Photographer Timothy Feresten visits Amarillo

Ranger Reporter

Timothy Feresten

Aim, click, flash, repeat. That’s how Timothy Feresten spent a lot of his time after he arrived in Amarillo Oct. 21.

Feresten, a professional photographer, spoke to Amarillo College students Oct. 24 during his week-long stay in the Panhandle. Having previously known Feresten, Rene West, a photography instructor, was familiar with Feresten’s work and invited him to visit AC. West said she believed his work met AC’s institutional theme, “Be the Change,” as he has photographed villages in Vietnam aiming to change and restore the natives’ environment.

“I was more than happy to come,” Feresten said. “I was an educator for a long time, but now I only get to teach once or twice a year.”

Feresten has pursued digital photography for five years and said he is by no means proficient in such photography.He said it is a learning process.

During his time in Amarillo, Feresten gave a presentation for anyone curious about photography and his work. “I hope I was helpful,” he said. “It is exciting to see how other people interpret the world, especially young people in photography, because it is a learning curve.”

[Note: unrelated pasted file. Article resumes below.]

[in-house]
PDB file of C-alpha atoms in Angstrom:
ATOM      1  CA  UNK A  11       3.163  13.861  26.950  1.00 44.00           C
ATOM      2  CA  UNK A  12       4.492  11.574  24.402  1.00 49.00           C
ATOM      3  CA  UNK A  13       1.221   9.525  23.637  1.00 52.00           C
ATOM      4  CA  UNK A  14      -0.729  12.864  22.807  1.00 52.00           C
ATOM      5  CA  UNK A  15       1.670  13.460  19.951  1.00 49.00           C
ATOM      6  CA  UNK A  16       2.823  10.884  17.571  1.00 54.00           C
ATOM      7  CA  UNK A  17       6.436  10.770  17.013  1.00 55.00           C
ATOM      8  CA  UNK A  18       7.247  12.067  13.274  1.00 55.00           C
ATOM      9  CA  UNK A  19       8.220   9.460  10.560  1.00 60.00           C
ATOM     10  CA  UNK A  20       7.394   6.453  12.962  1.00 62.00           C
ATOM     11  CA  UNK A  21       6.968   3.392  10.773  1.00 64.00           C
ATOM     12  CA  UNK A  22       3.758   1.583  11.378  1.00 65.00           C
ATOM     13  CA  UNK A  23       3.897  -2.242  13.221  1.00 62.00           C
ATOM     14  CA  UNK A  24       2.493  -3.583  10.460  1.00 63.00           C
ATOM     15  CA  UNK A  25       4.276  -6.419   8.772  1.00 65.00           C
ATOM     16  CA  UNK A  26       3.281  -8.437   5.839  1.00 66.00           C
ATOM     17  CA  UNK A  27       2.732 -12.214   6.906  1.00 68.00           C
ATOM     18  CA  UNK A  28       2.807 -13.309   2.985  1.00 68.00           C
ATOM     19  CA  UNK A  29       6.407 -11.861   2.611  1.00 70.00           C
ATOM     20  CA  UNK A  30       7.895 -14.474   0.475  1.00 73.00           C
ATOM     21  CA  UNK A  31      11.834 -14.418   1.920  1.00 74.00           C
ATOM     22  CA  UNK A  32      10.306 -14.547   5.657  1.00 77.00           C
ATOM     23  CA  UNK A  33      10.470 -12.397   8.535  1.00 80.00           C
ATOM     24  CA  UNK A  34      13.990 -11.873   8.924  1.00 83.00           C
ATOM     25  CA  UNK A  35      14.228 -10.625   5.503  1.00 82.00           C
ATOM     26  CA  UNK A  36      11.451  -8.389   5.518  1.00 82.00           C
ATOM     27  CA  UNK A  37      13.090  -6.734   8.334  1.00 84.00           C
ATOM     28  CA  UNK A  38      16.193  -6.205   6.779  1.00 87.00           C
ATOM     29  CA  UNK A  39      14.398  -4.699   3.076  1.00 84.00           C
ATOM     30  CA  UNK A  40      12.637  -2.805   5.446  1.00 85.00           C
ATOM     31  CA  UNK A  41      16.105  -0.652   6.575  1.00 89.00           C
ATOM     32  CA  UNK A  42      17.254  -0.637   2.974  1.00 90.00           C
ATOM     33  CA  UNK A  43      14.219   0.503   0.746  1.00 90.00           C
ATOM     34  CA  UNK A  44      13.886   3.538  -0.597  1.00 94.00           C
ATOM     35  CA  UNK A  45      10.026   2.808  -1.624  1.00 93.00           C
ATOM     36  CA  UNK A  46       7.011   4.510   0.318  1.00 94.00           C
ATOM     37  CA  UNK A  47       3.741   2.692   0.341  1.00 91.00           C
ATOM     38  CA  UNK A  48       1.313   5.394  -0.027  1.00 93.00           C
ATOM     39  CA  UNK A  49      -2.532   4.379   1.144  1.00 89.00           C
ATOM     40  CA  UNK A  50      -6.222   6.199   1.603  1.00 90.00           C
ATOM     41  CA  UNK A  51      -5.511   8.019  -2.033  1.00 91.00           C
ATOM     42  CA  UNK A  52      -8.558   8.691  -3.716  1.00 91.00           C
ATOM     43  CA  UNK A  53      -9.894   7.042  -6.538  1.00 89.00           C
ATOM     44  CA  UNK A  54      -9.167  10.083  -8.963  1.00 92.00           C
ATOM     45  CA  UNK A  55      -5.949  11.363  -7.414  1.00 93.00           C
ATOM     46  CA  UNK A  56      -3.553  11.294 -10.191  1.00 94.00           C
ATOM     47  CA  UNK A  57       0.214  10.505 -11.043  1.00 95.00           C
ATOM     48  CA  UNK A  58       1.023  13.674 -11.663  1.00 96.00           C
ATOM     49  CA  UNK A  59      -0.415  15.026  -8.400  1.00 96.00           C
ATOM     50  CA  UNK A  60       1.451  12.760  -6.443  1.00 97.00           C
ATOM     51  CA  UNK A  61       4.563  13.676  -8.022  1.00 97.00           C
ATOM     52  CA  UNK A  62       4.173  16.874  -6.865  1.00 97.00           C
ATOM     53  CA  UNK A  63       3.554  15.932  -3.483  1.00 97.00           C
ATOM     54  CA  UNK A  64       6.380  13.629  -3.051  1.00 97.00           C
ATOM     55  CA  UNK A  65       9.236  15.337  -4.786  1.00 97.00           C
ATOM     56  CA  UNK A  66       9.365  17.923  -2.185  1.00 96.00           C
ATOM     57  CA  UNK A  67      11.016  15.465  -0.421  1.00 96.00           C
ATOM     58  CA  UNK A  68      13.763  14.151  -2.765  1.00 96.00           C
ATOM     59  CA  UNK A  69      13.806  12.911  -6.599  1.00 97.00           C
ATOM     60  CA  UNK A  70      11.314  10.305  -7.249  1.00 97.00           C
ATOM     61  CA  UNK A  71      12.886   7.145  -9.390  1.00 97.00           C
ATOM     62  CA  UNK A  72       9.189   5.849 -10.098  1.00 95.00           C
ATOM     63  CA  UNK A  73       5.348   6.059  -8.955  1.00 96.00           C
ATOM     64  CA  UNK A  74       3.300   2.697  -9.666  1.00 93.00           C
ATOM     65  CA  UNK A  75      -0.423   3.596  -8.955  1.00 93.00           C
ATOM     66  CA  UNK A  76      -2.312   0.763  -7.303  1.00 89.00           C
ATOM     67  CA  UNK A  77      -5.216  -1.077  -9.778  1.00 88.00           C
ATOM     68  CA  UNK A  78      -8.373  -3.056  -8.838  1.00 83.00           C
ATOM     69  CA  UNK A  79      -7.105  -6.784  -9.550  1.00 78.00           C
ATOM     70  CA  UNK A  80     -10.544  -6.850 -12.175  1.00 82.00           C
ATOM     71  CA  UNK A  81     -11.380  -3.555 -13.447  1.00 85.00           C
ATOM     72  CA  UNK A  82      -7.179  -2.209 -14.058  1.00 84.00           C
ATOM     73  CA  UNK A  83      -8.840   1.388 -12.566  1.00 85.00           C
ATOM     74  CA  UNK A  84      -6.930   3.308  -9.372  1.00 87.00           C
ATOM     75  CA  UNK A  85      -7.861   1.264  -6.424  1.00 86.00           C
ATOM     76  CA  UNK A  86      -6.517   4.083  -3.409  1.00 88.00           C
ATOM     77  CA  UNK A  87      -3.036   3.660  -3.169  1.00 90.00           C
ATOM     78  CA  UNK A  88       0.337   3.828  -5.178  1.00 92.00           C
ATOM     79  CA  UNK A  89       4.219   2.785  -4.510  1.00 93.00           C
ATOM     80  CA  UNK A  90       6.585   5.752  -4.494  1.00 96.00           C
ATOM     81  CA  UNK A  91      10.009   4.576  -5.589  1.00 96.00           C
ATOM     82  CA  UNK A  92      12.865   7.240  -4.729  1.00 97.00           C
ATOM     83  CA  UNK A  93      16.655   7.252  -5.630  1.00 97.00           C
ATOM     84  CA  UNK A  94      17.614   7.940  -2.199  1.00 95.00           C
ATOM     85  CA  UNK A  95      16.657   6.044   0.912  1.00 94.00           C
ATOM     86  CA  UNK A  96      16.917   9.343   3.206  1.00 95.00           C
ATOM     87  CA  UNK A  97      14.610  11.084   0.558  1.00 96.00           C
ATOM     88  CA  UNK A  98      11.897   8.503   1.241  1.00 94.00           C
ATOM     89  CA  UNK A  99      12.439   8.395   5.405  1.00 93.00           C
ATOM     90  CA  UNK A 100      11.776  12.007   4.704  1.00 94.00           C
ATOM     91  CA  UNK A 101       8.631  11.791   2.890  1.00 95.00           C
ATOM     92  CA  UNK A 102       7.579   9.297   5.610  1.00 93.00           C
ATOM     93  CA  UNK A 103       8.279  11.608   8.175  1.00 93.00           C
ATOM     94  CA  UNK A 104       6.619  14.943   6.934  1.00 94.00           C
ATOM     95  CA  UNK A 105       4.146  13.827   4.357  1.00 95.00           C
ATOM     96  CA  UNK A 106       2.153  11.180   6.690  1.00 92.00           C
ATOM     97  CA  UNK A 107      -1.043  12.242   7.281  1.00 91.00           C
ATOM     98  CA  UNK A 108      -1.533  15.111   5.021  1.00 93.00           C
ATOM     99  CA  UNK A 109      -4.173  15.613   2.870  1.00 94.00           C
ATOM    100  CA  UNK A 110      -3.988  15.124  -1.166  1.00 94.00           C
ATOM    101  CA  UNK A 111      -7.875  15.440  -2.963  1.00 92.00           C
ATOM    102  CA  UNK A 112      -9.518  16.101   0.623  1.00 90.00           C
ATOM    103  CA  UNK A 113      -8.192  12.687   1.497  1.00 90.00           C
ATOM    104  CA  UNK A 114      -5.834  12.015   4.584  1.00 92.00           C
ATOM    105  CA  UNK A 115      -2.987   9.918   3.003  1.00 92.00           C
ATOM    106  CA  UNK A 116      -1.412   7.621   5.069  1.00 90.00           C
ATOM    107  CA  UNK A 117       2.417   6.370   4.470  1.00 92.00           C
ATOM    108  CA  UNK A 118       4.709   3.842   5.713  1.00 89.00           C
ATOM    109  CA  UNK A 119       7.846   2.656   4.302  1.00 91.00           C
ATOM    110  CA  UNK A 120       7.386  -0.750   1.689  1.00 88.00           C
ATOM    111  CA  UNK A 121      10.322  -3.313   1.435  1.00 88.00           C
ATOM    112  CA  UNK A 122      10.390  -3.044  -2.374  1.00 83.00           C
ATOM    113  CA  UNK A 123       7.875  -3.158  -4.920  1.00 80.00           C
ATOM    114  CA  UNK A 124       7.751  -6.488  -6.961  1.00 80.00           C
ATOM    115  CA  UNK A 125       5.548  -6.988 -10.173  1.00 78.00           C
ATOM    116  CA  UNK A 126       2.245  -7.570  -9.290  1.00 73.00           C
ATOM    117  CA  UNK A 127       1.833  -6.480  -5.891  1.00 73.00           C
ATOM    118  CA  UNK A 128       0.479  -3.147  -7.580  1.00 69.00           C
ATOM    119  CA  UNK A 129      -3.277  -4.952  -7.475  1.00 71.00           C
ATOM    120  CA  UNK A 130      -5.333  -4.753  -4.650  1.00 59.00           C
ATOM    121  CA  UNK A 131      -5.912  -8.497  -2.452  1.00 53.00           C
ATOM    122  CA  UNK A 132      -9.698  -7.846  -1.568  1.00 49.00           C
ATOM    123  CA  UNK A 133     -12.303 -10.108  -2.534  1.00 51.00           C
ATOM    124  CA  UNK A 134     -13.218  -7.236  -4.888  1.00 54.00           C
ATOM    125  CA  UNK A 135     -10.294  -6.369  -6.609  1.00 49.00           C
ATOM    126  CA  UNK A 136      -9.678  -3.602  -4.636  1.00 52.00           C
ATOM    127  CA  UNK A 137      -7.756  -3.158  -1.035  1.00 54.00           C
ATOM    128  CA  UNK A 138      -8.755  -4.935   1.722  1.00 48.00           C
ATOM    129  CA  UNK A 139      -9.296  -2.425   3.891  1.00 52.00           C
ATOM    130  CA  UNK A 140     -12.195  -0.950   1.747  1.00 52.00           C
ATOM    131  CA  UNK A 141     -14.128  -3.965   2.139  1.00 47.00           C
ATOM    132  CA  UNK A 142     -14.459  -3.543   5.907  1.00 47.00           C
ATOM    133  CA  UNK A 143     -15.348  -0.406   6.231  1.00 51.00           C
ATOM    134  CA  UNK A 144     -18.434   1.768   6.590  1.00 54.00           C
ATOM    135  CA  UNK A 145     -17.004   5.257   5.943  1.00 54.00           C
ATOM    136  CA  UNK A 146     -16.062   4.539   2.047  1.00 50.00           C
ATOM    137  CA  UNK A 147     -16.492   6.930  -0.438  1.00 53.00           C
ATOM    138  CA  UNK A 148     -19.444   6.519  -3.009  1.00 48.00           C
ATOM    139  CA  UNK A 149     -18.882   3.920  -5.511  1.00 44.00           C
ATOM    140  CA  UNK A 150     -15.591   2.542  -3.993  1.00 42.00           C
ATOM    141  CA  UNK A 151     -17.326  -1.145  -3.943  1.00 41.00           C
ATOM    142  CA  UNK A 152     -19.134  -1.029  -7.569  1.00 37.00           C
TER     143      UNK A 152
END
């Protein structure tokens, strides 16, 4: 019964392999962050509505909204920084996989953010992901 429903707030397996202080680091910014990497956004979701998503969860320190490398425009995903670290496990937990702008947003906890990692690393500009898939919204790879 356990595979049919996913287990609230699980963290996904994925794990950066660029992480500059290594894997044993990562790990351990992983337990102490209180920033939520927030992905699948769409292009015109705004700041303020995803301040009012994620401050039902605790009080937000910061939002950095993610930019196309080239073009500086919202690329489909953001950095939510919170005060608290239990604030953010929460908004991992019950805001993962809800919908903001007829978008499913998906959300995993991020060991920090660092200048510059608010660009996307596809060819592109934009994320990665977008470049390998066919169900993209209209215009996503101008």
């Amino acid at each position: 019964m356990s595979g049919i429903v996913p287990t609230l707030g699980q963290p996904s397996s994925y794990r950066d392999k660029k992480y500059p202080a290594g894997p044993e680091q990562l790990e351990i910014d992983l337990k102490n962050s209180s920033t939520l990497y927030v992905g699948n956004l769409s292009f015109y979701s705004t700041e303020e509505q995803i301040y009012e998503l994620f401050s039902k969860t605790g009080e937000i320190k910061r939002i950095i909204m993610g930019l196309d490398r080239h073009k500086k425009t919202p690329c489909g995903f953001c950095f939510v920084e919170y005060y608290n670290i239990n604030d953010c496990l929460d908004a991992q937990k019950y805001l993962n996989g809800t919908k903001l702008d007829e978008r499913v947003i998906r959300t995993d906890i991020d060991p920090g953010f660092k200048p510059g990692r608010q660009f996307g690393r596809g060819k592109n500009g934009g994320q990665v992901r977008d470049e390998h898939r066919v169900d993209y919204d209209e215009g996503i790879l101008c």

West said Feresten’s talk encompassed some of his early work and how he got into non-government organization (NGO) photography. Feresten said he now is committed to helping small businesses aid broken-down villages through micro credits.

West described Feresten as truly a working photographer. “As soon as he got off the plane, he started taking pictures,” she said.

West said Feresten spent a lot of time with the photography students. “When students can meet a professional in their field, it is always a positive thing,” she said.

Feresten also taught a two-hour workshop while he was at AC. “A lot of missionary kids were in the class, and he helped teach them that they can use their cameras as a tool to help their outreach,” West said.

After attending Feresten’s lecture, photography major Travis Lindow said, “I got a better perspective of cultural differences between India, Africa, Korea and other places because of how he captured each image.”

Lindow explained that photography students always benefit from professionals visiting campus because students can ask for advice about work experience, selling oneself as a photographer or the technical side of photography. “Like all other visiting artists, the students can show their photos and get a professional opinion,” he said.

Pictures from Feresten’s visit to Vietnam will be on display on the first floor of Lynn Library through Nov. 30.

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